“Public visits to Abdeen palace will take place under specific restrictions and regulations. There will be allowed only a limited number of visitors as the palace houses many fragile antiquities,” Secretary General of the Supreme Council of Antiquities Mostafa Waziri said during his telephone interview on “Hadret al-Mowaten” (The Citizen) TV program on “Al-Hadath Al-Youm” Channel.
Waziri clarified that visits to the palace should be controlled in order to protect it.
The Ministry of Antiquities organized a visit to Cairo’s Abdeen Palace for a group of ambassadors from 30 countries including Germany, France, Italy, Cameroon, Belgium, and other European Union member countries among others. The ambassadors were invited by Antiquities Minister Khaled al-Anani.
Waziri referred to the ambassadors’ admiration for the palace’s beautiful and significant architecture and decoration. He added that Abdeen was the Royal Headquarters in winter.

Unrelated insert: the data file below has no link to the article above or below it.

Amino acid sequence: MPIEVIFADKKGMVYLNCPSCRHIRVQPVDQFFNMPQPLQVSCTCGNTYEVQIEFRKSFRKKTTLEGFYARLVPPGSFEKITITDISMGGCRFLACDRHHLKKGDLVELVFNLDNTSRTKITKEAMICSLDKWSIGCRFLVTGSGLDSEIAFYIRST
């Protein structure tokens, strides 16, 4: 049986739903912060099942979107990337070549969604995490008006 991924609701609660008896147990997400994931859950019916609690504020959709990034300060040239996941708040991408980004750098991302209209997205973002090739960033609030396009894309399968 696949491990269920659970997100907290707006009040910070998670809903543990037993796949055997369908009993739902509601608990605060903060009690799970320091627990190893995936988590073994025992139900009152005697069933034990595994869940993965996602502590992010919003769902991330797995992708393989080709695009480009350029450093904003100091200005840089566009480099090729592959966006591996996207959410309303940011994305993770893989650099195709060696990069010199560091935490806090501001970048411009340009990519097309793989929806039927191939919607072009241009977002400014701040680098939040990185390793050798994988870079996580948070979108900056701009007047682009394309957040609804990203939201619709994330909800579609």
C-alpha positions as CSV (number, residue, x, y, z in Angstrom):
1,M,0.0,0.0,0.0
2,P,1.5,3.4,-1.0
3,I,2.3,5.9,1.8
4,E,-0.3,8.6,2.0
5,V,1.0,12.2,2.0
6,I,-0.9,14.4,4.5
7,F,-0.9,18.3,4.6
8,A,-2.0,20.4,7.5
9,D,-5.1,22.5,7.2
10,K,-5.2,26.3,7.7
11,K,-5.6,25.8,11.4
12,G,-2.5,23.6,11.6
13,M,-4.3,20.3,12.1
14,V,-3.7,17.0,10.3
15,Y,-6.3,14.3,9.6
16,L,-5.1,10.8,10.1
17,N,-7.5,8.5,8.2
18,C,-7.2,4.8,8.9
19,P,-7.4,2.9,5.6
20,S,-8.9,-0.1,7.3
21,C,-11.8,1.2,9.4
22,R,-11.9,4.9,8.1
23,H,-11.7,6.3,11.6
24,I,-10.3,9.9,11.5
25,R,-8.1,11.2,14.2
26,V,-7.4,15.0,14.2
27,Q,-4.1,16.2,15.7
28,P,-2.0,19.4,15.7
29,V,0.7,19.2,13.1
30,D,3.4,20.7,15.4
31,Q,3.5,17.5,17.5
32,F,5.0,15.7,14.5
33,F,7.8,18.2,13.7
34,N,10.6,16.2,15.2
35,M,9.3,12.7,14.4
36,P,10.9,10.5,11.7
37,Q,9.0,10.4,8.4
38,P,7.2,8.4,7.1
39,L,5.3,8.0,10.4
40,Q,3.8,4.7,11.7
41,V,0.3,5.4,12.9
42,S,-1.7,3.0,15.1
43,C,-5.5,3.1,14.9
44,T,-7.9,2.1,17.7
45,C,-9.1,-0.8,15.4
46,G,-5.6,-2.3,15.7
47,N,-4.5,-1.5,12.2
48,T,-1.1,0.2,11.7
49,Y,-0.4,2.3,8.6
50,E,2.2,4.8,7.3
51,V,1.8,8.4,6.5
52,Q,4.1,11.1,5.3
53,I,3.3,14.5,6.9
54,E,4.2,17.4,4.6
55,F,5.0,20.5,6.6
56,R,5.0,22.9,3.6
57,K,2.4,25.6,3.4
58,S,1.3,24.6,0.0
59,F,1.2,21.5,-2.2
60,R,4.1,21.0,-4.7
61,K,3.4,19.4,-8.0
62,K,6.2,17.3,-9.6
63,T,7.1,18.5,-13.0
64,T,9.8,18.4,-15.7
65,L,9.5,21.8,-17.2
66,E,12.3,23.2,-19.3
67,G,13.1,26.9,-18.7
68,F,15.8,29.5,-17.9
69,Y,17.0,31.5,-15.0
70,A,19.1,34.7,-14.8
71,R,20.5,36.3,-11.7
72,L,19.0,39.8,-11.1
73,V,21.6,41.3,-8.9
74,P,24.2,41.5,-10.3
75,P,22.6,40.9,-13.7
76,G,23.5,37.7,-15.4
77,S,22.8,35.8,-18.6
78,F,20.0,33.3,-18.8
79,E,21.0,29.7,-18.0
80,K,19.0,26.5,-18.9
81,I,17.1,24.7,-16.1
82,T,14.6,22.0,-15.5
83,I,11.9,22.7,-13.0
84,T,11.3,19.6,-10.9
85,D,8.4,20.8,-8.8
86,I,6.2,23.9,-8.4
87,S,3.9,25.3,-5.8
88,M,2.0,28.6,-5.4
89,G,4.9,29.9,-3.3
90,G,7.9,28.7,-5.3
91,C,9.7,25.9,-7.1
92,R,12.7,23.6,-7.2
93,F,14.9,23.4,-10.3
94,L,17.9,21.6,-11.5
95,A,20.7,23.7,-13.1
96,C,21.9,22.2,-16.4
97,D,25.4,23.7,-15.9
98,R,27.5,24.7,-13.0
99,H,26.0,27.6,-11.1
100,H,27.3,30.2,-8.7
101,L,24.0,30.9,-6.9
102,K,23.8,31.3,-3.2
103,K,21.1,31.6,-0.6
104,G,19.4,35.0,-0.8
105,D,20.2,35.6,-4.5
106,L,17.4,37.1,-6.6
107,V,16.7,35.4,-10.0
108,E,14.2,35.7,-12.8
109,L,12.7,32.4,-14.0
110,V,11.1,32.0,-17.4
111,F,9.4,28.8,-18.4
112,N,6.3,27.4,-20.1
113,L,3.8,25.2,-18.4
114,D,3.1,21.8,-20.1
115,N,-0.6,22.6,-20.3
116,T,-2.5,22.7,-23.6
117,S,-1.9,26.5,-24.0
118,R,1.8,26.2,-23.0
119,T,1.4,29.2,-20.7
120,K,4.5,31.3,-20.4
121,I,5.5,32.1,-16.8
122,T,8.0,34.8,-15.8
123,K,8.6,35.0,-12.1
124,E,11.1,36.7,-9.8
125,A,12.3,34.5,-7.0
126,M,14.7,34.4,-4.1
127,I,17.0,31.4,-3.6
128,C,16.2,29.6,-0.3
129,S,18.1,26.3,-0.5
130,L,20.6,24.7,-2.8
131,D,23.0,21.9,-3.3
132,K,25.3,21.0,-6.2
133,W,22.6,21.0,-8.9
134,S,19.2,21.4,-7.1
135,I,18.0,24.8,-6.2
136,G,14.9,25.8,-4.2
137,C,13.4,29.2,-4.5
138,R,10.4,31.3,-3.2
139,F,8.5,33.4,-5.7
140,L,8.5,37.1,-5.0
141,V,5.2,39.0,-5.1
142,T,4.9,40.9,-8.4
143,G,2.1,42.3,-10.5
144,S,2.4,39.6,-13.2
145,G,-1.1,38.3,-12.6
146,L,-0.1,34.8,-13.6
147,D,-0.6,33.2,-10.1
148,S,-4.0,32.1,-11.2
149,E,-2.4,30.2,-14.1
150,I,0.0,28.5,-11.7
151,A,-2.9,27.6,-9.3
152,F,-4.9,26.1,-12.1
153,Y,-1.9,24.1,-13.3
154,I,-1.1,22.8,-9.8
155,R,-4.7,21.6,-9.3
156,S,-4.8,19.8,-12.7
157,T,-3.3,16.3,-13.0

Waziri pointed out that Minister Anani has begun collaboration with tourism companies to promote the palace on a larger scale.
Abdeen Place was designed by Egyptian, Turkish, French and Italian architects in 1863. The palace has undergone intense renovation and restoration after being severely damaged by the powerful earthquake of 1992, according to Egyptian Museums. Waziri acknowledged that the palace, furnished and decorated with prominent artifacts, houses 550 rooms.
The Palace museum is open every weekday except Friday from 9 am to 10 pm. The ticket’s price is 10 LE for students and 20 LE for other visitors.
Photo credit: Egyptian Museums